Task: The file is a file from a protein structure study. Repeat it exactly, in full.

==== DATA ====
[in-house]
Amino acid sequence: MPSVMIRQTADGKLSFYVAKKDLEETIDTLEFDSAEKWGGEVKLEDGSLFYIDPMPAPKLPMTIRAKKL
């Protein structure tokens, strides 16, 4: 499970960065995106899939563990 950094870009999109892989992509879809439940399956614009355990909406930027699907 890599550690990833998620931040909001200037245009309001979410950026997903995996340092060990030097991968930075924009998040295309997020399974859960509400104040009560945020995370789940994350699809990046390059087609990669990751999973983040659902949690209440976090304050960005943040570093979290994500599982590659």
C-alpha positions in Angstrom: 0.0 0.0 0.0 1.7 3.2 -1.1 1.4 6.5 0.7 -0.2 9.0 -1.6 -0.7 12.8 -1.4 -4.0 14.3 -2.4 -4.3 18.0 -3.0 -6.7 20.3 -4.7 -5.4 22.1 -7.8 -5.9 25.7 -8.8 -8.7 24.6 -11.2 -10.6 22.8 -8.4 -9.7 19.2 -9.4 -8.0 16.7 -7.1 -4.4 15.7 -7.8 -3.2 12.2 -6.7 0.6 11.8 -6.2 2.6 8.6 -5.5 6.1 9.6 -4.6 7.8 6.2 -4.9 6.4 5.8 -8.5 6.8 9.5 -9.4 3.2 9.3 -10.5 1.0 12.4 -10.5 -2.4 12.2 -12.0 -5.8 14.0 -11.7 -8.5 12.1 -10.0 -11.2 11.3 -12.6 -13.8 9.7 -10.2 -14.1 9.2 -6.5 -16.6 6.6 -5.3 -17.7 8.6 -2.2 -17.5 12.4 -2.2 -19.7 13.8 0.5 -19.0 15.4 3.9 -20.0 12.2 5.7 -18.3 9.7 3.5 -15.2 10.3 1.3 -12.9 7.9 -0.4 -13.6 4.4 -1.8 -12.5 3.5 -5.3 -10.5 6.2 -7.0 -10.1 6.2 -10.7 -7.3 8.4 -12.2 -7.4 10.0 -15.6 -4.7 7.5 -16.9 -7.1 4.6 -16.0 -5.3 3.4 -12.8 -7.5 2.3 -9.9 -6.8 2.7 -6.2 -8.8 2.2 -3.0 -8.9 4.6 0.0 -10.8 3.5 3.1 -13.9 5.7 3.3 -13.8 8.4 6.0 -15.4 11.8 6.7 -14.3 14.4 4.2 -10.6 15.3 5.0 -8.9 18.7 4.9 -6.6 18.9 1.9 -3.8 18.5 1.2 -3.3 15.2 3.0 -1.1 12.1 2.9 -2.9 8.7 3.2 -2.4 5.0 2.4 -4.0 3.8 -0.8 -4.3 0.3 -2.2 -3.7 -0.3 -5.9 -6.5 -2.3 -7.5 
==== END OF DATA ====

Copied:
[in-house]
Amino acid sequence: MPSVMIRQTADGKLSFYVAKKDLEETIDTLEFDSAEKWGGEVKLEDGSLFYIDPMPAPKLPMTIRAKKL
């Protein structure tokens, strides 16, 4: 499970960065995106899939563990 950094870009999109892989992509879809439940399956614009355990909406930027699907 890599550690990833998620931040909001200037245009309001979410950026997903995996340092060990030097991968930075924009998040295309997020399974859960509400104040009560945020995370789940994350699809990046390059087609990669990751999973983040659902949690209440976090304050960005943040570093979290994500599982590659």
C-alpha positions in Angstrom: 0.0 0.0 0.0 1.7 3.2 -1.1 1.4 6.5 0.7 -0.2 9.0 -1.6 -0.7 12.8 -1.4 -4.0 14.3 -2.4 -4.3 18.0 -3.0 -6.7 20.3 -4.7 -5.4 22.1 -7.8 -5.9 25.7 -8.8 -8.7 24.6 -11.2 -10.6 22.8 -8.4 -9.7 19.2 -9.4 -8.0 16.7 -7.1 -4.4 15.7 -7.8 -3.2 12.2 -6.7 0.6 11.8 -6.2 2.6 8.6 -5.5 6.1 9.6 -4.6 7.8 6.2 -4.9 6.4 5.8 -8.5 6.8 9.5 -9.4 3.2 9.3 -10.5 1.0 12.4 -10.5 -2.4 12.2 -12.0 -5.8 14.0 -11.7 -8.5 12.1 -10.0 -11.2 11.3 -12.6 -13.8 9.7 -10.2 -14.1 9.2 -6.5 -16.6 6.6 -5.3 -17.7 8.6 -2.2 -17.5 12.4 -2.2 -19.7 13.8 0.5 -19.0 15.4 3.9 -20.0 12.2 5.7 -18.3 9.7 3.5 -15.2 10.3 1.3 -12.9 7.9 -0.4 -13.6 4.4 -1.8 -12.5 3.5 -5.3 -10.5 6.2 -7.0 -10.1 6.2 -10.7 -7.3 8.4 -12.2 -7.4 10.0 -15.6 -4.7 7.5 -16.9 -7.1 4.6 -16.0 -5.3 3.4 -12.8 -7.5 2.3 -9.9 -6.8 2.7 -6.2 -8.8 2.2 -3.0 -8.9 4.6 0.0 -10.8 3.5 3.1 -13.9 5.7 3.3 -13.8 8.4 6.0 -15.4 11.8 6.7 -14.3 14.4 4.2 -10.6 15.3 5.0 -8.9 18.7 4.9 -6.6 18.9 1.9 -3.8 18.5 1.2 -3.3 15.2 3.0 -1.1 12.1 2.9 -2.9 8.7 3.2 -2.4 5.0 2.4 -4.0 3.8 -0.8 -4.3 0.3 -2.2 -3.7 -0.3 -5.9 -6.5 -2.3 -7.5 